Va. public health chief rejects role race can play in treatment, questions ‘blaming white people’ for disparities

Colin Greene has downplayed the state-recognized link between structural racism and Black maternal mortality.

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The roots of American racism are deeply embedded in the nation’s healthcare system, with more than 200 state and local government entities declaring it a public health crisis. 

Yet, Virginia’s chief public health officer disagrees. the Washington Post reports that Colin Greene has downplayed the state-recognized link between structural racism and health disparities. In fact, he wholeheartedly rejects the word “racism” because he views it as an attack against white people. 

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“If you say ‘racism,’ you’re blaming White people,” Greene told the Post. “Enough of the world thinks that’s what you’re saying that you’ve lost a big piece of your audience. The fact that there are people teaching about Whiteness in schools in a very negative way doesn’t help.”

Some believe Greene’s stance is problematic, to say the least. “You take away racism and we really don’t have to consider what it means and the people who suffered because of it,” said Jatia Wrighten, a political scientist at Virginia Commonwealth University. “That is dangerous but also effective for someone with his type of power.”

Despite the Commonwealth of Virginia and the city of Richmond acknowledging that structural racism exists, Greene seemingly refuses to address the policies and systems within the state that perpetuate health inequities.

“To not address it is a dereliction of duty for those of us who are committed to not just public health, but health care, specifically,” Greene’s predecessor, M. Norman Oliver, said recently, according to the Post.

Even the governor who appointed Greene told the Richmond-Times Dispatch that he was “disappointed” with Green’s approach to the job. “Virginians must share the common objective to close maternal health gaps, reduce health disparities, and deliver on behalf of all women in the commonwealth,” said Gov. Glenn Youngkin.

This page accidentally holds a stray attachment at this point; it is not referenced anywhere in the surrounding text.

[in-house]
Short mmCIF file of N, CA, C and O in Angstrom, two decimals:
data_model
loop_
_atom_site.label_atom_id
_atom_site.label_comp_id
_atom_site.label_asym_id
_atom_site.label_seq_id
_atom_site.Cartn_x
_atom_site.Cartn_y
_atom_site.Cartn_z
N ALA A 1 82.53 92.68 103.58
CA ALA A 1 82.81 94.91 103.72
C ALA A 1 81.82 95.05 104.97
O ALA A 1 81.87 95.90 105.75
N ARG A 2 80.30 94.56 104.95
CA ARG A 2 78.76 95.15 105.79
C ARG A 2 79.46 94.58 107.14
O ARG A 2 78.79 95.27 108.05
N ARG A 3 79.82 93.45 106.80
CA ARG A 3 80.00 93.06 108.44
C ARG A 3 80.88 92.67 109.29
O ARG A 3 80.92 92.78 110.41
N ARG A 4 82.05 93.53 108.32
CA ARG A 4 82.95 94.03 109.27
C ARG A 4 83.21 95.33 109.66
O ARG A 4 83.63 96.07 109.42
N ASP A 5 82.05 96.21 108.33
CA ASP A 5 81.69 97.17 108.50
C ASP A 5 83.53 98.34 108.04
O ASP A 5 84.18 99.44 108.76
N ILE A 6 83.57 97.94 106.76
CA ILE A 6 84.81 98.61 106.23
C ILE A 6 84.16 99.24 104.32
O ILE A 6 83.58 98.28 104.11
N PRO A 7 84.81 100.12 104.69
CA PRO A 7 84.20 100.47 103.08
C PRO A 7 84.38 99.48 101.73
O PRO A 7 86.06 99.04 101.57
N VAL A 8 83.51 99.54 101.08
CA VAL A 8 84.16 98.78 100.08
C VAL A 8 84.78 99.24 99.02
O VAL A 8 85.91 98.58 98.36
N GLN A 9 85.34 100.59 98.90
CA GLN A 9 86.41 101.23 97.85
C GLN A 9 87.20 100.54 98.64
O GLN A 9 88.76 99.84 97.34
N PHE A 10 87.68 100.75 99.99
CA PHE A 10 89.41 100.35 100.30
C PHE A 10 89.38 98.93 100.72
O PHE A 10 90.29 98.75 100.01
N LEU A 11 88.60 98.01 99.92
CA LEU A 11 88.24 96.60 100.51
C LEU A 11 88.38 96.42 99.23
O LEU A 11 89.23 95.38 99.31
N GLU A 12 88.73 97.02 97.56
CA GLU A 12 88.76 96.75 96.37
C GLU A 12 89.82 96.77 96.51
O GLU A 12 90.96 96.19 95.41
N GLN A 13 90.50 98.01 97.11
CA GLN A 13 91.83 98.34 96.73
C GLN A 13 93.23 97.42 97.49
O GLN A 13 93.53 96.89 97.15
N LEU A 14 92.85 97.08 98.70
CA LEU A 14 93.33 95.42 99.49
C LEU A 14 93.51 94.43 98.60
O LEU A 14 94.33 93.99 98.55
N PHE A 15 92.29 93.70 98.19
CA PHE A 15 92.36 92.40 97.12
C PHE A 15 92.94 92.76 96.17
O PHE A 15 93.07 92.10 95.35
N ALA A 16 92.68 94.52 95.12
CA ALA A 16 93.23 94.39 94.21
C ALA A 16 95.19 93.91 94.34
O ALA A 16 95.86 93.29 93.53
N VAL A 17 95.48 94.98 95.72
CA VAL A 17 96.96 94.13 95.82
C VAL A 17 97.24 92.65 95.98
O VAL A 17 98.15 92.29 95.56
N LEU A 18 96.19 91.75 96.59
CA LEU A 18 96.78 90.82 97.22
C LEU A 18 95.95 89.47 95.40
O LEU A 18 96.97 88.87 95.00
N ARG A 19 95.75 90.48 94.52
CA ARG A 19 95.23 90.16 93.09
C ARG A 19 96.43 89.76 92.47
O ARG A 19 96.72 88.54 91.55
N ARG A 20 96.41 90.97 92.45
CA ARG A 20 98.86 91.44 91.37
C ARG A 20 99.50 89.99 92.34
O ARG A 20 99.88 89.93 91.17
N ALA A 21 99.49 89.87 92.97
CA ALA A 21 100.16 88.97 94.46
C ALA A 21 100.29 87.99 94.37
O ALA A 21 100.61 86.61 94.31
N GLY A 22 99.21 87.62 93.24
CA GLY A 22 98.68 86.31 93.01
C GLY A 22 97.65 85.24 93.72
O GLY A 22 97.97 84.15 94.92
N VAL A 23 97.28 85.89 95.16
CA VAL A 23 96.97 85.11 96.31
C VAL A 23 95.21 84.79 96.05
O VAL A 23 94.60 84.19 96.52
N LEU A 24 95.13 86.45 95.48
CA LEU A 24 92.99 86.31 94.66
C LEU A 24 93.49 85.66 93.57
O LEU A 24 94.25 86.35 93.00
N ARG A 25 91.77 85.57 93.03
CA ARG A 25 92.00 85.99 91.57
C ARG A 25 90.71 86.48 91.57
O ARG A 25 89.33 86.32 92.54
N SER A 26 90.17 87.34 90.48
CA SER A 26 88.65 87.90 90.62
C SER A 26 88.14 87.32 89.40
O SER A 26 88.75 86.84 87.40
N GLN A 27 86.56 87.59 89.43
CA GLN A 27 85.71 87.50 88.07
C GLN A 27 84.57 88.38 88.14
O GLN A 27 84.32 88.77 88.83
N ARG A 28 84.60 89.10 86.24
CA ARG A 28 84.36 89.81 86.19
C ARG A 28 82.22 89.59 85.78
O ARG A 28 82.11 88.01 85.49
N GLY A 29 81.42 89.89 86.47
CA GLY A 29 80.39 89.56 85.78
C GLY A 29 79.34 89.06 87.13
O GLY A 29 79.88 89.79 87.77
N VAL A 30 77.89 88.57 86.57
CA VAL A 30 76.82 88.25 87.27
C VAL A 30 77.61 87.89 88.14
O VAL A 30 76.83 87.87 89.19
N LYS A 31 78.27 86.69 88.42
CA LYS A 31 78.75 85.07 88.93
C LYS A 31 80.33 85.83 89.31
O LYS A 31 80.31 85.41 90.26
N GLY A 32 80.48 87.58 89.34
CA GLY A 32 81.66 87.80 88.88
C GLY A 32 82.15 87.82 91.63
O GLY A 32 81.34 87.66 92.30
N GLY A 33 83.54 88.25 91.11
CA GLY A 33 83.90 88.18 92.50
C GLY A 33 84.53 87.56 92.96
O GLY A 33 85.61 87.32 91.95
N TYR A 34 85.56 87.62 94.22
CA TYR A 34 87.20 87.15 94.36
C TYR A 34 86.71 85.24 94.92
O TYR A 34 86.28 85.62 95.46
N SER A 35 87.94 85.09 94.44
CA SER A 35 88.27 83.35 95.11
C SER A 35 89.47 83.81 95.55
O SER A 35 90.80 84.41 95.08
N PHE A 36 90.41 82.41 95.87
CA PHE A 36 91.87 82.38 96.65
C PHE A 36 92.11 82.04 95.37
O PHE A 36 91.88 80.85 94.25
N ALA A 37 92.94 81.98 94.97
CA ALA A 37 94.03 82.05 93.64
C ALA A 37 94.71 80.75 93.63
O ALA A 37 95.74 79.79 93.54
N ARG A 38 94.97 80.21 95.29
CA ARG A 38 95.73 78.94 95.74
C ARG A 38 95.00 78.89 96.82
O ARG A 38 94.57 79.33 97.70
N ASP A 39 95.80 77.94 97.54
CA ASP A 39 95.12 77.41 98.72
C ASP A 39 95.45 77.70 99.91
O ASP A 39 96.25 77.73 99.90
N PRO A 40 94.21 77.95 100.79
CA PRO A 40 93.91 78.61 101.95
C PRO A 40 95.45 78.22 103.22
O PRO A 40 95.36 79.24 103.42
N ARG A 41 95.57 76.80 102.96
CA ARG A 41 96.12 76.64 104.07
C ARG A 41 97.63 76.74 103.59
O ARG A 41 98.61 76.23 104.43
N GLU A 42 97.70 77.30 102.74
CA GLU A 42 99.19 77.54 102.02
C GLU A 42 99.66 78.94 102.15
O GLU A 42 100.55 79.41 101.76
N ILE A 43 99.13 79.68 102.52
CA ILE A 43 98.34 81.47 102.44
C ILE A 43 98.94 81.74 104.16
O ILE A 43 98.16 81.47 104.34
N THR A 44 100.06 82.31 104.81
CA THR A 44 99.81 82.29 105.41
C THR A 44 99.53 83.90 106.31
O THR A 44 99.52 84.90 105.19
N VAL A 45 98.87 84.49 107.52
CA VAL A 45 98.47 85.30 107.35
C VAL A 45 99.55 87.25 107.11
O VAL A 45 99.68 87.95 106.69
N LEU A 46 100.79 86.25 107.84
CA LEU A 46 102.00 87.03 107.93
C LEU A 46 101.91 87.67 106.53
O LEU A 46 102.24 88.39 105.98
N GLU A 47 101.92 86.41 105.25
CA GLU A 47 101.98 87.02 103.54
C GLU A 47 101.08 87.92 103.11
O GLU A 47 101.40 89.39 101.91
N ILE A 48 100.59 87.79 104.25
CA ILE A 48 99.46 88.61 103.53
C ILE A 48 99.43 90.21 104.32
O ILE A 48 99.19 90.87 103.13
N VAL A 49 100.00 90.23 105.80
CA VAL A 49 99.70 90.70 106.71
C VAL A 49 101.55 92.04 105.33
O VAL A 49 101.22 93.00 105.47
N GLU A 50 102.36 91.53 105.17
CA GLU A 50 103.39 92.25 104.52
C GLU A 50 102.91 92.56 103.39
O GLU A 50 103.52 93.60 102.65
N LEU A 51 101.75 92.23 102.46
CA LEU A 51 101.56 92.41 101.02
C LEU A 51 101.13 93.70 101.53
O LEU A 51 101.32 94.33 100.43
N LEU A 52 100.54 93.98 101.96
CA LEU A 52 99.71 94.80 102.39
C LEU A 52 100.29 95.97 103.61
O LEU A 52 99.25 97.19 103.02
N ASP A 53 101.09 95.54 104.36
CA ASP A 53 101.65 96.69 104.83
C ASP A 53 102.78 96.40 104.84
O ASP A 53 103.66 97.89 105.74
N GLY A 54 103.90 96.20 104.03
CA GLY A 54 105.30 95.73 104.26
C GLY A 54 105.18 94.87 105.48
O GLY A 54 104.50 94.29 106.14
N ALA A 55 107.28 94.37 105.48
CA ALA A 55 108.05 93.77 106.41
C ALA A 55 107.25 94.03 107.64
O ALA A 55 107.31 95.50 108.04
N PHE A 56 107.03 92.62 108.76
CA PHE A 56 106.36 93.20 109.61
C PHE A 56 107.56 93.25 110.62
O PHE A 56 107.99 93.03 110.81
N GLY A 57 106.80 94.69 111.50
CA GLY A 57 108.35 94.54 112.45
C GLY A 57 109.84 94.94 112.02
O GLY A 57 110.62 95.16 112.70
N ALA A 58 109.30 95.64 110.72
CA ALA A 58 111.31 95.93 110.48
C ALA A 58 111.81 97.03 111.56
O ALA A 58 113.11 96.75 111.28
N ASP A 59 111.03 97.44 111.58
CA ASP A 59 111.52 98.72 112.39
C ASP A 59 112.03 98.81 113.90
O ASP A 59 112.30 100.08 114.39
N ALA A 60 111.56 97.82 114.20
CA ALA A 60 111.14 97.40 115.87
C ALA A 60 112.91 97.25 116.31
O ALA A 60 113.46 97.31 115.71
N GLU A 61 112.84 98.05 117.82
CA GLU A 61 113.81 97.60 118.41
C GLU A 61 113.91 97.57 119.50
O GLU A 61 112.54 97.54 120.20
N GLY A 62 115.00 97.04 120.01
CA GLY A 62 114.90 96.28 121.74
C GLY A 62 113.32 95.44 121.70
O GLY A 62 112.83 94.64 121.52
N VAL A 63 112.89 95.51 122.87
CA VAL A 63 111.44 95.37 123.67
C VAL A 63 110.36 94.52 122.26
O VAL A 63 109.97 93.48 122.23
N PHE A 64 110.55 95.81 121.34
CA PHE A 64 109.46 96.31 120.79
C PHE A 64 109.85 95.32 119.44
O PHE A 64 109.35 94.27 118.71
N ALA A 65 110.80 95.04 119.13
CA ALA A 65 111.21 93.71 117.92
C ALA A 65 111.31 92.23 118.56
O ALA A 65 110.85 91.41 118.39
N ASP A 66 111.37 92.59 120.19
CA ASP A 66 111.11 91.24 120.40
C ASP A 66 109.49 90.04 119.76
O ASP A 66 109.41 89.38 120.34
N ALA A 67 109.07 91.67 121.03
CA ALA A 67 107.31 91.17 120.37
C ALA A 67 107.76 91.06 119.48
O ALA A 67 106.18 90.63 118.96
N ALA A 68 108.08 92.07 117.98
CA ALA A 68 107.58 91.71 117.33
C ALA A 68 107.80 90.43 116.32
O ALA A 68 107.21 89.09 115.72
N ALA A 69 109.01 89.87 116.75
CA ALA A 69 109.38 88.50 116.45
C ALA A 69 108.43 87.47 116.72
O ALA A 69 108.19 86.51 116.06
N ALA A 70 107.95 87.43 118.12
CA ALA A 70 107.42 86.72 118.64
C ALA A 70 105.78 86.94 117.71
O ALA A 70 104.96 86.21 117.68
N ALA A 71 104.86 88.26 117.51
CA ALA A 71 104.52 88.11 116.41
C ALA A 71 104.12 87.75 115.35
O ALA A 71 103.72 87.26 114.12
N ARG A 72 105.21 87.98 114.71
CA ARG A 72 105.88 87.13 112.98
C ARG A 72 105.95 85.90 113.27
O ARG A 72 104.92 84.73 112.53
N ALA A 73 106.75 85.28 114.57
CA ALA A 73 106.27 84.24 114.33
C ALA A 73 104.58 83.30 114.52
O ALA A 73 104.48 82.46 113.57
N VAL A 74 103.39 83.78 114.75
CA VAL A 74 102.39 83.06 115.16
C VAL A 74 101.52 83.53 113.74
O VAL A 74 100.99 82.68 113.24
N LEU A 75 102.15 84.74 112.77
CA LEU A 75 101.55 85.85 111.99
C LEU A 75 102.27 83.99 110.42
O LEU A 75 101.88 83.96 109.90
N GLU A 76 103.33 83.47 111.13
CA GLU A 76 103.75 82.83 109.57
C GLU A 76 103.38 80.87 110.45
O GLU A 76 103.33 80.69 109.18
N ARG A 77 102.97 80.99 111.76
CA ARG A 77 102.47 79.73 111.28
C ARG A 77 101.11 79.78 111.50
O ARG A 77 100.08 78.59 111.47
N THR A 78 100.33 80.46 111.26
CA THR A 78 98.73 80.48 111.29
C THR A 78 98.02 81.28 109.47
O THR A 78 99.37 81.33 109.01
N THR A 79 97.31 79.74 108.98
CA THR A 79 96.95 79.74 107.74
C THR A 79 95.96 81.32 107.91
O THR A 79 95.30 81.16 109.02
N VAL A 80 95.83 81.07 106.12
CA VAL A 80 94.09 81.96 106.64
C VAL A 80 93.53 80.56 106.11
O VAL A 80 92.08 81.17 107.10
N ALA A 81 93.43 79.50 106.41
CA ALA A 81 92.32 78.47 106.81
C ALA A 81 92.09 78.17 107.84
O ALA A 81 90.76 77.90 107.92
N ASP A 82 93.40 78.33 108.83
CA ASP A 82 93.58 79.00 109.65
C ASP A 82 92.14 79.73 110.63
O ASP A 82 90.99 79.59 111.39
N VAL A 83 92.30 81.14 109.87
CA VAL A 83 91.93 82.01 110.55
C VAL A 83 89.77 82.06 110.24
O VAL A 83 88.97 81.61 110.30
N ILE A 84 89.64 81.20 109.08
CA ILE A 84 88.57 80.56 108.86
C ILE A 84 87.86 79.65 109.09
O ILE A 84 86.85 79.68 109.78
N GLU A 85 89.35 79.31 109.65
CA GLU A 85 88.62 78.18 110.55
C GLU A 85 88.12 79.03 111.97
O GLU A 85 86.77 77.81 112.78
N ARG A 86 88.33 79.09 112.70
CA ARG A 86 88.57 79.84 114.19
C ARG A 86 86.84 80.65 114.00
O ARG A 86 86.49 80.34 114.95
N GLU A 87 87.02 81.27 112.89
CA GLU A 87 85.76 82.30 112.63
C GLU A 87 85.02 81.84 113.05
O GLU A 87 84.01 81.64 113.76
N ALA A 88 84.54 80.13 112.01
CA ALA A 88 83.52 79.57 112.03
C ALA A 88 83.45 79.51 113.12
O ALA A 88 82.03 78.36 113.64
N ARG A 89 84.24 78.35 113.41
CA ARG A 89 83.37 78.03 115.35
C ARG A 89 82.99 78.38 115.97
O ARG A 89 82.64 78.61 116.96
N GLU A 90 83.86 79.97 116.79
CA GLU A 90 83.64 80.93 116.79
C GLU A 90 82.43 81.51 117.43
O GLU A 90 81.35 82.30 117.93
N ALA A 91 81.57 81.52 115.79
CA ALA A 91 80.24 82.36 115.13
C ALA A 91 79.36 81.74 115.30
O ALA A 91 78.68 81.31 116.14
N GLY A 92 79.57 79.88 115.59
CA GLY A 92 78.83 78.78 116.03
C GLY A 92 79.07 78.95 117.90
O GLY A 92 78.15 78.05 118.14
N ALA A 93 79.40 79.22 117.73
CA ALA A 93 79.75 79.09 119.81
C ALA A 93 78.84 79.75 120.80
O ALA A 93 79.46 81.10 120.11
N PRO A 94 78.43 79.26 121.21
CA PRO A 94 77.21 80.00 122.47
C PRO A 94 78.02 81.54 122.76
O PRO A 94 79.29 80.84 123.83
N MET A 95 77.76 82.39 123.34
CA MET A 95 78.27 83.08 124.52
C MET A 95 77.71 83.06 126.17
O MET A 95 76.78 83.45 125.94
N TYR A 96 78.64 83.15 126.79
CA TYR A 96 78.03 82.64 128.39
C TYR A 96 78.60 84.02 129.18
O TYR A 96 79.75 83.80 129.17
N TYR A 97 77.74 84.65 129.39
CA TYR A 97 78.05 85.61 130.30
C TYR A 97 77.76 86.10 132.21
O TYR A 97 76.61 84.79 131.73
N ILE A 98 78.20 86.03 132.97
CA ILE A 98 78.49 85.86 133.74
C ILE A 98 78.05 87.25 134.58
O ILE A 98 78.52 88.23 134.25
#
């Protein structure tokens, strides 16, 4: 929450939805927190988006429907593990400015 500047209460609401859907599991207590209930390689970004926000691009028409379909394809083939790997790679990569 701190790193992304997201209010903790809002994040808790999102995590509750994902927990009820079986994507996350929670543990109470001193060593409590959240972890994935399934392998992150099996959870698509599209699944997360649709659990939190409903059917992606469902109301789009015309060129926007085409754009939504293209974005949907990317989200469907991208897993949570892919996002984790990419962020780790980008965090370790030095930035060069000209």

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Youngkin also noted that he is “outraged” by the gap in maternal deaths between Black and white women, which “hasn’t materially improved in a generation.”  

Virginia state Sen. Jennifer McClellan, D-Richmond, who almost died during a pregnancy, noted in her interview with the Dispatch that the disparities are backed up by science. “The studies bear out, the data bears out, that Black women disproportionately die within the first year of birth and it shows you the reason for it,” she asserted. “If you have a director of health who is undermining the very work being done to address these disparities, they’ll never end.”

Greene reportedly said in a staff meeting that he has yet to see compelling evidence linking racism to high rates of Black maternal mortality. The Post reported that he intends to create an investigative unit within the department of health to uncover the reasons for the grim health outcomes for Black mothers and their babies. 

Asked by the Post if racism is the underlining cause of these disparities, Greene was guarded in his response. “I don’t know that for sure. I will say that intuitively, in my gut, I suspect that it is,” he said.

“If you’re going to be intellectually honest, you don’t start with that assumption, you start with no assumptions and then you go back and look at causes and that’s what I want everyone to do. I want to start fresh on this.”

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